Pen Testers using Vulnerability Scanners – Closing the Gap


Vulnerability scanning is a common practice for businesses to verify and harden their security controls, and because of its popularity, you have at some point or another, heard that it can replace penetration testing. And while vulnerability scanning and penetration testing may ostensibly seem to both identify vulnerabilities, they are in fact, two separate and distinct processes.

It’s common for organizations to feel compelled to cut costs by exchanging their pen testers for scanners.

While this temptation may be understandable, it’s also ill-advised to give in. Both penetration testing and vulnerability scanning are essential to upholding and maintaining a strong security posture. 

To that end, let’s quickly cover what a hybrid model of pen testing that uses scanners looks like, and the benefits of combining both to maximize coverage and your web application security. 

Pen testing with scanners — isn’t that just cheating?

Traditionally, most businesses have tested their network and application security through pen testing; pen testing can theoretically be performed by red teams internal to an organization but is typically outsourced to contractors in practice.

External contractors usually offer pen testing and perform their services without institutional knowledge of an organization’s applications and systems. 

Manual pen testing is highly effective at assessing and identifying a company’s exploitable weakness in the application through simulated attacks.Penetration tests – provided they are well-scoped – can hone in on an operational system’s risk and grant assurance for security best practices.

However, pen tests by experienced ethical hackers can also be highly expensive — so much so that companies may invest in pen testing but limit its scope and consequently wind up with findings that doesn’t illustrate the entire security weakness that should be addressed.

On top of that, pen testing is a process that’s both time-consuming and leaves gaps in between tests for the attackers who are always on. That’s where scanning tools come in.

Scanning tools are high-level assessment that looks and reports known vulnerabilities and misconfigurations without exploitation. Because it’s automated and easy to set up, more of these scanning tools are likely to become more widely and readily available, too, as the machine learning market’s size continues to grow.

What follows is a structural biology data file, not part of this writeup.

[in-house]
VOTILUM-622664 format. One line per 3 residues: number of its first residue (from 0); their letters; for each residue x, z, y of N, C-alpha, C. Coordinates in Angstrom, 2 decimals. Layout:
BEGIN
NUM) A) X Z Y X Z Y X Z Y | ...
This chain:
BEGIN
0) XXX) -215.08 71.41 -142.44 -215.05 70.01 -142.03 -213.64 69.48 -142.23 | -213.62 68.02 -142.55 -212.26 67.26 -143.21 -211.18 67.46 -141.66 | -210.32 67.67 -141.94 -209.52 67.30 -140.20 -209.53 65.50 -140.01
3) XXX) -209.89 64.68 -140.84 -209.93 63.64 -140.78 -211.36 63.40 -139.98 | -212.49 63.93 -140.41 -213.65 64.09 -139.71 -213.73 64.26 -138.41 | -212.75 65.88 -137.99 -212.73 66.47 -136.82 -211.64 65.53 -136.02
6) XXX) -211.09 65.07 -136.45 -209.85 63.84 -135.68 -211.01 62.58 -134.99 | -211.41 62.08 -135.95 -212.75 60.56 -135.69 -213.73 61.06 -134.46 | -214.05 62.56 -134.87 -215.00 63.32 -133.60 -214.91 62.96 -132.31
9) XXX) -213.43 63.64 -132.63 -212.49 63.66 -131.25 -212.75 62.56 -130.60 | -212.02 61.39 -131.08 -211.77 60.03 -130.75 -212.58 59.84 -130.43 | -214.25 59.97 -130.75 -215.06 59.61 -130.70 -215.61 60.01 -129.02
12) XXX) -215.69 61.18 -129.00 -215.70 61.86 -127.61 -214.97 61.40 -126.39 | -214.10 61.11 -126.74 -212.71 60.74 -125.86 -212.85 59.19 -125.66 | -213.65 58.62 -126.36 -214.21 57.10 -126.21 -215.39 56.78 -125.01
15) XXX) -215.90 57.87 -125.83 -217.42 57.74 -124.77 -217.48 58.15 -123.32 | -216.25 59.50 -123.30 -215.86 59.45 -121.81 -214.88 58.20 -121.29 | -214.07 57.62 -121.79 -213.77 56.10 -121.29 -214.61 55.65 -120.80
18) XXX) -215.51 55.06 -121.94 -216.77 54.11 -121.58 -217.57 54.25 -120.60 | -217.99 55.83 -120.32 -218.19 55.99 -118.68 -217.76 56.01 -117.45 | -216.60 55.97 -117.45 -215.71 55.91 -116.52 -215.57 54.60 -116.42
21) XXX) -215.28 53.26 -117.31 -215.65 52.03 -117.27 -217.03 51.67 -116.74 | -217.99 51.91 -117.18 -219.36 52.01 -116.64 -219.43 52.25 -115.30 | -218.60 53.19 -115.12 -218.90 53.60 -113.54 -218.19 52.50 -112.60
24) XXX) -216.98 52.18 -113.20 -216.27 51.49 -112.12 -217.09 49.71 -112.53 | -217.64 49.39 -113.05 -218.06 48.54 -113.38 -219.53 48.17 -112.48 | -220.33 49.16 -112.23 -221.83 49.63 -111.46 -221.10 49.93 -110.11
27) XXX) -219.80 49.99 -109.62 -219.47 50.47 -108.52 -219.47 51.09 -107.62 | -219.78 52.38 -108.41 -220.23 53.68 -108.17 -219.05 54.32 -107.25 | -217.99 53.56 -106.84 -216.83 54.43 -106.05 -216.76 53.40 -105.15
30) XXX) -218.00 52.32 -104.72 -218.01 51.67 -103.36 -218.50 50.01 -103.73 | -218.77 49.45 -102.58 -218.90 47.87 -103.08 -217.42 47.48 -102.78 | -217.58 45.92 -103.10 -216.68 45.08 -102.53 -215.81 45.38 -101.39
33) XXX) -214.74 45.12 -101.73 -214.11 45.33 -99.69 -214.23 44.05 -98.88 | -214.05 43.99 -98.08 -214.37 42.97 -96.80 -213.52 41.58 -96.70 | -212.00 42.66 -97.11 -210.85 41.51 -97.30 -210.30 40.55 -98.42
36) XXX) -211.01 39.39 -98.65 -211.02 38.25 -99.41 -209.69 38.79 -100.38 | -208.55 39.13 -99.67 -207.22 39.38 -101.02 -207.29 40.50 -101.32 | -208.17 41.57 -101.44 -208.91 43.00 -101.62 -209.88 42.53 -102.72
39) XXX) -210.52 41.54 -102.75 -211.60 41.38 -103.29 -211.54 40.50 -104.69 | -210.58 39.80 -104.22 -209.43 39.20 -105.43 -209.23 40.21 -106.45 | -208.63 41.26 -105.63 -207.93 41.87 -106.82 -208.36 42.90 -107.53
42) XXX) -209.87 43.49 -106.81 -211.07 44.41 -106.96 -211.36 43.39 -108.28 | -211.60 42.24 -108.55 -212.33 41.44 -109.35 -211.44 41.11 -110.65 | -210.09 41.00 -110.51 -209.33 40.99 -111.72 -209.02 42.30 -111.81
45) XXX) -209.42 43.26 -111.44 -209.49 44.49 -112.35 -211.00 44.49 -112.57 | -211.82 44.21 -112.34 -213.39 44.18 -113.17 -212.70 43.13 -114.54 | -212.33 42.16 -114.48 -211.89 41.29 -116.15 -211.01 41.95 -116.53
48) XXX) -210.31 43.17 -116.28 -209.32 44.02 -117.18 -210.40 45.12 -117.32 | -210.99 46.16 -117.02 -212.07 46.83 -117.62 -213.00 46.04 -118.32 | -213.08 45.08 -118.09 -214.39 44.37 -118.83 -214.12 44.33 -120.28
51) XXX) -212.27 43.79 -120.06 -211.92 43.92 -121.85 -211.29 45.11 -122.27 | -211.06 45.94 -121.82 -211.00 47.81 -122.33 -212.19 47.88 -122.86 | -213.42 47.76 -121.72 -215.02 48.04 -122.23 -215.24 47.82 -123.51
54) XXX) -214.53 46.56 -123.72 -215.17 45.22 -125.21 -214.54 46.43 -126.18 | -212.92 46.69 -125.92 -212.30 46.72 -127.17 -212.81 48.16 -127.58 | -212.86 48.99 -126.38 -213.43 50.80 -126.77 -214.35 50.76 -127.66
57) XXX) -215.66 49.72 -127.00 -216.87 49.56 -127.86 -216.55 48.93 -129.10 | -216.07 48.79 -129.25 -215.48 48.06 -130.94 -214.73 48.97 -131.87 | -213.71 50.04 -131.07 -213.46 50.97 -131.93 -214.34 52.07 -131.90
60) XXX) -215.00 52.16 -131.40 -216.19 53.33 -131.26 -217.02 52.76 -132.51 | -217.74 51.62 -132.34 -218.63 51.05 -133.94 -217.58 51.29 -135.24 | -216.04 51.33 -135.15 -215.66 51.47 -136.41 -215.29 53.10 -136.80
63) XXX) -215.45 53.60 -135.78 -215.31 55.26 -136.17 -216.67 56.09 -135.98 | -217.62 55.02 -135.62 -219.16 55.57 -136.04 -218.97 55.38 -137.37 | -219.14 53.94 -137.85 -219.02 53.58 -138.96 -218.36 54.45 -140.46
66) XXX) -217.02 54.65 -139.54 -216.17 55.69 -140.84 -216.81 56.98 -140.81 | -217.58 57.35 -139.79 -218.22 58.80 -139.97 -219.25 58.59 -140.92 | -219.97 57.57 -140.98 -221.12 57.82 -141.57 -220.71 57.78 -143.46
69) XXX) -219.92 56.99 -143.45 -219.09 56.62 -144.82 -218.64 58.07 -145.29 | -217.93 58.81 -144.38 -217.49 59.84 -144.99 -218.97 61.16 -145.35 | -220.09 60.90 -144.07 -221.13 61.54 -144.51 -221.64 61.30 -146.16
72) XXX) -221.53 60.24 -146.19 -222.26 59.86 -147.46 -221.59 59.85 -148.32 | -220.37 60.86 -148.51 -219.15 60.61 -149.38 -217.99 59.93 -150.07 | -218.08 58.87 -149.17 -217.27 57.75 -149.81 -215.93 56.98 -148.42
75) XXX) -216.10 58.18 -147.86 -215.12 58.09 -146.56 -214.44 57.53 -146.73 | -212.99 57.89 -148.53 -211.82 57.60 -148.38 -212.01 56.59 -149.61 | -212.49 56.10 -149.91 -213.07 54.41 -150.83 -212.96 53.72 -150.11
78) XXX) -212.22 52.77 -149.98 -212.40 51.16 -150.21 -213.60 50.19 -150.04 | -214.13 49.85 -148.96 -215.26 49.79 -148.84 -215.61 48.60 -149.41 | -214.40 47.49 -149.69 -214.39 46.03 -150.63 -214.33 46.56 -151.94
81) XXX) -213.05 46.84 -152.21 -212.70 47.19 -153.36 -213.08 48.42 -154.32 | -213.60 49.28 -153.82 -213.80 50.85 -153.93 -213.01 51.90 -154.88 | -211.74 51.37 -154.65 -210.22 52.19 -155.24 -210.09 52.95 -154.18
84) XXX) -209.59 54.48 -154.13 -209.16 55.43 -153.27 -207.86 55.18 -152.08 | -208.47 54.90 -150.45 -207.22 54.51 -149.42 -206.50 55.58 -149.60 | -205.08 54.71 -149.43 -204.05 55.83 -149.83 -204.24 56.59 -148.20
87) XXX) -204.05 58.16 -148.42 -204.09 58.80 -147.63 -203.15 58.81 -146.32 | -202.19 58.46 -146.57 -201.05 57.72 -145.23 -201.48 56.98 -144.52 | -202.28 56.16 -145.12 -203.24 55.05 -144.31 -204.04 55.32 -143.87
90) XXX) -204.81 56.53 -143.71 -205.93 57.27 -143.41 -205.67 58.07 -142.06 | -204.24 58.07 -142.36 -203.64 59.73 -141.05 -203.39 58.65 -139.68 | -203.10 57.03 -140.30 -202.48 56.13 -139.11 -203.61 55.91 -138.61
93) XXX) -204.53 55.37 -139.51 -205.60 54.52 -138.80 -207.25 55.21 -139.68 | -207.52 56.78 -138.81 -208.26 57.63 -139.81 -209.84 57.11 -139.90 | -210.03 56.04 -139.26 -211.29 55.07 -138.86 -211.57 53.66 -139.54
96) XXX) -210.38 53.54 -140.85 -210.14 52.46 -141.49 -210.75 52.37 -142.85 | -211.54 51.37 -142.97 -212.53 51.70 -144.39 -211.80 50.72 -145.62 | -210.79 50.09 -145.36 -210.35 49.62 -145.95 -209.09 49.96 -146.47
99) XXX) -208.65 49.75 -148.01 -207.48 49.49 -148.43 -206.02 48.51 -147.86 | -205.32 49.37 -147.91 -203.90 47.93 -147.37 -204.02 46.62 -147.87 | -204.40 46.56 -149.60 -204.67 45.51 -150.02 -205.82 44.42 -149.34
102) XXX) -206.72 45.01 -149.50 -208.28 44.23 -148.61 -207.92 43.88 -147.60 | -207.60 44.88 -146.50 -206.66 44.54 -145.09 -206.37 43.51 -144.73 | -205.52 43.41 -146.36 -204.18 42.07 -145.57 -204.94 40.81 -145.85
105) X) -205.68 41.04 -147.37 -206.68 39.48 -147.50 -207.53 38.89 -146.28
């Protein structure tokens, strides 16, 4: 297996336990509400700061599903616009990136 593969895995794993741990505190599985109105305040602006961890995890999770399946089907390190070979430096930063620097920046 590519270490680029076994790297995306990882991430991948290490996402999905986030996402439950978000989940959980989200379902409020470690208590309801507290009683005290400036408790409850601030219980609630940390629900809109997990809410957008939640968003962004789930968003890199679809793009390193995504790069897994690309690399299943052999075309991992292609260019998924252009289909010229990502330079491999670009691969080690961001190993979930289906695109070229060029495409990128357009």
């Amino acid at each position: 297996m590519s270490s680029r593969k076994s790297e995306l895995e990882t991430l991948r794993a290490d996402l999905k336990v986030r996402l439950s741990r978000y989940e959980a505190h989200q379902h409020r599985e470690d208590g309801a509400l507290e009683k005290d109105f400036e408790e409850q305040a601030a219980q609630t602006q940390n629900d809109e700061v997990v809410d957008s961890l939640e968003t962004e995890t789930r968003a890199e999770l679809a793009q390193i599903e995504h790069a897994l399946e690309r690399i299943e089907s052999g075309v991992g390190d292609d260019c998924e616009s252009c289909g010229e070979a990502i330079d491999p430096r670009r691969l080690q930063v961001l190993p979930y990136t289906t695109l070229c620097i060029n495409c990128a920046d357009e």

So, simply put, pen testing with scanners is NOT cheating. It’s just a way for businesses to compensate for expensive manual tests that can realistically only be run every so often during events like red team vs blue team exercises and the fact that human intelligence cannot be replaced by automated application scanning.

Why application security teams should combine scanning tools and manual testing

Penetration testing does have multiple advantages that it holds over automated vulnerability scanning: it includes annual testers like those at Outpost24 who guarantee zero false positives and can leverage attack vectors that a real-life threat actor would use.

Unfortunately, pen testing is also pretty much impossible to readily scale up and accelerate, and it typically is unable to provide a high-level perspective of system security since it only focuses on high-priority threats. 

A direct comparison of pen testing with automated scanning tools only concerns dynamic application security testing tools, or DAST, since static security testing tools require source code access, which is typically unavailable to penetration testers. 

Automated tests are, therefore, attractive since they’re quick and economical tools, and a business can use them much more often than manual penetration testing. They also allow for at-scale security testing automation since businesses can integrate them into development and testing. 

The downside? Automated scans can’t locate logical errors the same way manual pen testers can, and they commonly flag false positives that may outweigh the benefits that come with at-scale automated security testing. 

Penetration testing as a service

Data security is an increasingly important area of focus, and organizations that take their information security seriously must consistently run automated scans.

As you know by now, though, automated scanning tools can’t substitute a real human’s logical thinking and experience; you need to pair automated scanners with manual pen testing in order to identify vulnerabilities that you’d otherwise never detect. 

With application pen testing as a service (PTaaS), you can pair automated scans with manual pen testing for real-time security vulnerability and logical error identification.

Since traditional penetration testing can be time-consuming and allows glaring security vulnerabilities to remain exposed for long periods of time, thanks to strictly point-in-time results, businesses need to rely on PTaaS for real-time insight into security vulnerabilities.

PTaaS, unlike conventional penetration testing, lets businesses directly collaborate with penetration testers and is ideal for organizations looking for cost-effective, easily scalable methods with which they can audit and protect their digital assets.

Sponsored and written by Outpost24


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